Does President Obama have a Jewish problem? Despite the best efforts of his Republican challengers to portray the president as too soft on Iran and too hard on Israel, a new poll from the Public Religion Research Institute suggests support for Obama among American Jews is as strong as ever. The poll also found that Israel was the primary concern of only 4 percent of American Jews. Unsurprisingly, the most important factor in their vote is the state of the economy.With Florida once again shaping up as a key battleground in November, Republican strategists will likely try to continue to drive a wedge between Obama and one of his strongest constituencies. But as the Washington Post explains, they may be banging their heads against a brick wall:
Kenneth Wald, a political science professor who studies Jewish voting patterns at the University of Florida, said he has heard the political chatter that U.S. Jews are so upset with Obama’s treatment of Israel that they will move away from their traditionally Democratic leanings and vote for a GOP challenger — but the survey doesn’t find evidence for that.“About three out of four American Jews voted Democratic in 2008,” Wald said. “Something relatively similar is likely to occur in 2012.”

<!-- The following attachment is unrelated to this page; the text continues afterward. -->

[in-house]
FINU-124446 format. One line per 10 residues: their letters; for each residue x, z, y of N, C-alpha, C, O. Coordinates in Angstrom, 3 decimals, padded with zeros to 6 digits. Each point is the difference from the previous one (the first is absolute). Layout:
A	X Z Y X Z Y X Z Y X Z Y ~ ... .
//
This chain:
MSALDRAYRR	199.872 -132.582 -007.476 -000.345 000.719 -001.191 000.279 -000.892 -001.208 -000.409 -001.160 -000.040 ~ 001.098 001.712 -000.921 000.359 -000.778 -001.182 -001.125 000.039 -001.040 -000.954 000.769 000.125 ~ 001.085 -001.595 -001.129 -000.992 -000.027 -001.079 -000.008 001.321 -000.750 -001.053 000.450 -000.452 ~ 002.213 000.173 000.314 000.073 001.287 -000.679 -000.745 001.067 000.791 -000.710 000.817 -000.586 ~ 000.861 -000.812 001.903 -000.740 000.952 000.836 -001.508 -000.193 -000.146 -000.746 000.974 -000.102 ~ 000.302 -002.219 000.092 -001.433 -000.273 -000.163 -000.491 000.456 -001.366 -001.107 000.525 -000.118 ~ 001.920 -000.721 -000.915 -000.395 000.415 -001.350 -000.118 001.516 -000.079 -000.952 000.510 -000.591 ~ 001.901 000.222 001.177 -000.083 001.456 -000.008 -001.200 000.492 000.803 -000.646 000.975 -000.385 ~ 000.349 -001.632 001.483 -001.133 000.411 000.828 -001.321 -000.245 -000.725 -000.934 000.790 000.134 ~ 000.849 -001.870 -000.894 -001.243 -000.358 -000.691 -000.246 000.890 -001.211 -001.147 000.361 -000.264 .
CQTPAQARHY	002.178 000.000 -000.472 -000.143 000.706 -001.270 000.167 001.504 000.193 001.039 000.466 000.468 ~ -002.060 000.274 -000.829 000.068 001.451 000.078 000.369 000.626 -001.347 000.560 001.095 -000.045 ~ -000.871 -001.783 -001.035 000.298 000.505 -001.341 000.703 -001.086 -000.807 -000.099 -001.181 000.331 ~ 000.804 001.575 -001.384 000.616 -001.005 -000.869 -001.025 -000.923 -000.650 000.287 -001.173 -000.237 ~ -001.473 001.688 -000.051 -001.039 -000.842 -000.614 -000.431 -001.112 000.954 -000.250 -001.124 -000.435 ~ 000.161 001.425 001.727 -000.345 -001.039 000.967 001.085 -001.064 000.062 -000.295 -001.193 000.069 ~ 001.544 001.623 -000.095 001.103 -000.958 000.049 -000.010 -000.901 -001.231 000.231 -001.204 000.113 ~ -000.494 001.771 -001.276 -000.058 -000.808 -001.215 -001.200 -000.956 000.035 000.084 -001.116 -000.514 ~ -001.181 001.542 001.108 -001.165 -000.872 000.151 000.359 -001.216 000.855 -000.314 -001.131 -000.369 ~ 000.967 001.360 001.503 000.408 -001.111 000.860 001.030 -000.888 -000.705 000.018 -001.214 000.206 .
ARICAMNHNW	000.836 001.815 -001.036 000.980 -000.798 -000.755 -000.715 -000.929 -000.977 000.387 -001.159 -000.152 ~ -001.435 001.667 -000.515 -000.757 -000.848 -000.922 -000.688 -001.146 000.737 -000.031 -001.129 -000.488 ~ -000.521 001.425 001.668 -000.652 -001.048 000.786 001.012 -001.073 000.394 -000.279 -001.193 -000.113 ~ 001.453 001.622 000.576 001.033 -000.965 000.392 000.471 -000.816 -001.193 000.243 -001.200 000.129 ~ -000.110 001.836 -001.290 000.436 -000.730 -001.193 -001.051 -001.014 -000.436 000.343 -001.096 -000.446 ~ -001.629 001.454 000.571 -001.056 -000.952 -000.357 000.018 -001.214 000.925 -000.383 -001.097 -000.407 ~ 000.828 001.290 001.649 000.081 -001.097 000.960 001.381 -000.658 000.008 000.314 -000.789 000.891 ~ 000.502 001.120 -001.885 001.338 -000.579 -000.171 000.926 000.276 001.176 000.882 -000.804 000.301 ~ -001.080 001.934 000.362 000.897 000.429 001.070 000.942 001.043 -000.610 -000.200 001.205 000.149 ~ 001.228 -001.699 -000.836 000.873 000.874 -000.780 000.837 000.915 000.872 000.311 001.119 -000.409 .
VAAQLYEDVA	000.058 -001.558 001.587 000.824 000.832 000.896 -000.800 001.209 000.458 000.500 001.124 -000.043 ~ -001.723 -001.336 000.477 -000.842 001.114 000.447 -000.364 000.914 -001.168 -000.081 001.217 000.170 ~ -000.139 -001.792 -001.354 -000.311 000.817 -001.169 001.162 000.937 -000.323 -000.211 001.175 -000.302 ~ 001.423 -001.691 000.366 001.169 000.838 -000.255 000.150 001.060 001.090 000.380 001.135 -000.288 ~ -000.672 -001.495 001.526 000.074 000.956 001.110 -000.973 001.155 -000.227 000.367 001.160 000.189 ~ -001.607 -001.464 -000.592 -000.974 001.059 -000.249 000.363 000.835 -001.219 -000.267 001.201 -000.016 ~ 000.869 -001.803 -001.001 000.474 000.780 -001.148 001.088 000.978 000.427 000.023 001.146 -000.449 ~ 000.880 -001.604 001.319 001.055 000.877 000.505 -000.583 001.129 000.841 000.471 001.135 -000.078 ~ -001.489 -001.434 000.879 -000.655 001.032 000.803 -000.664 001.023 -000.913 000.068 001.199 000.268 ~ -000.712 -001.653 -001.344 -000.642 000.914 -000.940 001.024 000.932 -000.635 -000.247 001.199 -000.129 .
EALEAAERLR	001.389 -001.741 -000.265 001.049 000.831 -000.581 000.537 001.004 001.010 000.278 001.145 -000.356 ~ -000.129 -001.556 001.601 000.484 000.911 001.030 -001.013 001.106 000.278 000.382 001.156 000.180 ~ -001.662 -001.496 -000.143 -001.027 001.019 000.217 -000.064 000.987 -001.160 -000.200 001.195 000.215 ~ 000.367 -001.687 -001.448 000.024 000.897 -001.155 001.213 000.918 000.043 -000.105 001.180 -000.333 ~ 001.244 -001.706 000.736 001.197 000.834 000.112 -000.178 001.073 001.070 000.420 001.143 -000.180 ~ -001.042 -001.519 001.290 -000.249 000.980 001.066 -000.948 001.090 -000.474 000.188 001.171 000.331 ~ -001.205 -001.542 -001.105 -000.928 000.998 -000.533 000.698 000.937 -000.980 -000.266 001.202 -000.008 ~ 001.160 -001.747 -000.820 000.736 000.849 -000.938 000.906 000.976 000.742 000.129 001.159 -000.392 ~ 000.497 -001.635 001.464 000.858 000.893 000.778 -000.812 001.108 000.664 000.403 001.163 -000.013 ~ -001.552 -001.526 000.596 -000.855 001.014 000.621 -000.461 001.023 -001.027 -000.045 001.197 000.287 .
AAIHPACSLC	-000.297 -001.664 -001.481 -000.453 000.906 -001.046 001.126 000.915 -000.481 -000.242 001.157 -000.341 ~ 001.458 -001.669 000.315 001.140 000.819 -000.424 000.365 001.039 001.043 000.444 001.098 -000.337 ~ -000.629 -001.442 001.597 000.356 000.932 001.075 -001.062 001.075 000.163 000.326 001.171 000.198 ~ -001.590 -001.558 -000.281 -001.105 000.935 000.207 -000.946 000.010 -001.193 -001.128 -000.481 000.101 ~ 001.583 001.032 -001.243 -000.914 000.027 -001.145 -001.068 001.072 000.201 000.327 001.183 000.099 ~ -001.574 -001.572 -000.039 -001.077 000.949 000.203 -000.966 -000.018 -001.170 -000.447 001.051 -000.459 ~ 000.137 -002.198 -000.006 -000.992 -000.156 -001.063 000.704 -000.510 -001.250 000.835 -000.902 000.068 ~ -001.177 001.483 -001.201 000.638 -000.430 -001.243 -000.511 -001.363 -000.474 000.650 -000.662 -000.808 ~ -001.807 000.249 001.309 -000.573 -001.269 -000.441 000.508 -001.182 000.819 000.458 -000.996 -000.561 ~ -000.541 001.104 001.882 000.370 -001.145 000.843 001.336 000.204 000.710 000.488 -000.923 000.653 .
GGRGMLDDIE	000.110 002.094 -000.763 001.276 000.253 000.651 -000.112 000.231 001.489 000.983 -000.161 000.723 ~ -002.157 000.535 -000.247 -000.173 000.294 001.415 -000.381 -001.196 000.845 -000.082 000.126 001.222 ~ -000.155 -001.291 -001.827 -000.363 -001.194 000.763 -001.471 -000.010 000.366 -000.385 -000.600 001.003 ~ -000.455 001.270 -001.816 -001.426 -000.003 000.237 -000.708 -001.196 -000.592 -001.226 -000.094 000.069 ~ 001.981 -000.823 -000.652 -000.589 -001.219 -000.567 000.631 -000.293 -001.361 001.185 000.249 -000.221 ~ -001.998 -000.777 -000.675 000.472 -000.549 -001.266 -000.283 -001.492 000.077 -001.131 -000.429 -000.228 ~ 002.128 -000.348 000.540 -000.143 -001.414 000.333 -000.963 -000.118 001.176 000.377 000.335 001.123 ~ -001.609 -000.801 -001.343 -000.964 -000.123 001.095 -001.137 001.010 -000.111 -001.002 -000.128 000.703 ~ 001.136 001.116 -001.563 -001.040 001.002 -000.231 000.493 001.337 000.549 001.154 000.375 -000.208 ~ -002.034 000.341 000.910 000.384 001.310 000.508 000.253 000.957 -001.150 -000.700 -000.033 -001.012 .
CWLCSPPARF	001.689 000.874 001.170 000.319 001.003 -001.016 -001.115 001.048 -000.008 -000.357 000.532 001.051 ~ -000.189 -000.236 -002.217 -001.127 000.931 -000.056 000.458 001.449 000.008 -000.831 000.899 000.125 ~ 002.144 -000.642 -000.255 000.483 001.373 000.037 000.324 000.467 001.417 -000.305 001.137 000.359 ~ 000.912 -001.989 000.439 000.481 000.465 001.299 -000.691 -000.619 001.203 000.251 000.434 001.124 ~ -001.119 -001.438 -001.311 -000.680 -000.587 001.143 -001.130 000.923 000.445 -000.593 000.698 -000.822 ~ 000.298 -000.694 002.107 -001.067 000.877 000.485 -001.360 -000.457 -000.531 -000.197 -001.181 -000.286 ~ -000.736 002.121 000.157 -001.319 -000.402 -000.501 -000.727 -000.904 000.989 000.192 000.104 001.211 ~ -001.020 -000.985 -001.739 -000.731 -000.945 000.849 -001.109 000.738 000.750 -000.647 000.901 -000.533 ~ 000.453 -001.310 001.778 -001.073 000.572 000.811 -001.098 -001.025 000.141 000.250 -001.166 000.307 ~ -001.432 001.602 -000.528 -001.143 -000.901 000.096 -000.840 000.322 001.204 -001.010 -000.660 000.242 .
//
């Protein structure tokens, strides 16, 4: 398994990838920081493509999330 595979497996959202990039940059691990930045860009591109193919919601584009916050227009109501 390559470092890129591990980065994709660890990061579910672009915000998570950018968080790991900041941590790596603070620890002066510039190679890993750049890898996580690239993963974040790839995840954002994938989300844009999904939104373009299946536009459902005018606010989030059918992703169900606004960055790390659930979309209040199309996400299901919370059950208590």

Back in November, the New York Times‘s election guru, Nate Silver, warned about the dangers of trying to assign different voting patterns to different demographics: “The sophomoric strategist thinks he can slice the American electorate into a million little pieces and make it more than the sum of its parts. The smart one recognizes our common bonds.”Beyond that, this number should hammer home the point that the strong and persistent support in American public opinion for a pro-Israel foreign policy doesn’t rest on vociferous, knee-jerk support from American Jews. American Jews by and large are closer to President Obama’s more liberal instincts than they are to the views of Prime Minister Netanyahu. American policy in the Middle East isn’t about the policy preferences of American Jews.American Jews voted overwhelmingly against George W. Bush in 2000 and 2004. More Jewish votes and more Jewish money went to Gore and Kerry than to Bush — but people all over the world blamed various aspects of the Bush foreign policy on ‘the Jews’. American Jews voted overwhelmingly for President Obama in 2008 and they will vote overwhelmingly for him again in 2012.None of this has the power to affect the strong conviction of so many people that “the Jews” are behind everything they don’t like about American Middle East policy. The anti-Semitic stereotypes that drive this picture of a monomaniacal, super-powerful Jewish lobby pushing poor helpless Uncle Sam into a Middle Eastern policy he hates are as contemptible as, sadly, they are widespread.Anti-Semites, however, need nothing as vulgar as evidence for their beliefs. They “know” that Jews are clannish, clever, obscenely rich, united, relentless, powerful, and inflexibly committed to hard line policies on Israel. They “know” that Jews control the media, buy and sell politicians, and generally rule the roost. Because of that intuitive knowledge, the anti-Semite can pierce the veil of illusion and deceit which “the Jews” weave around their activities.Mere facts like steadfast Jewish support for President Obama in his fights with Prime Minister Netanyahu have no impact on knowledge this deep, this intuitive. Mere observations about the hostility of the US mainstream media to Netanyahu and more broadly to Israeli settlements won’t shake the conviction among so many that a) “the Jews” run the media and b) that those powerful, media ruling Jews are hardline Likudniks.People who are guided by this intuition about Jewish power used to glory in the name of anti-Semite. Now they run from it. But anti-Semitism is what hostility toward Jews based on unfounded prejudice really is, and as Jews celebrate Passover this week and western Christians observe Holy Week and celebrate Easter, Via Meadia will still call a spade a spade.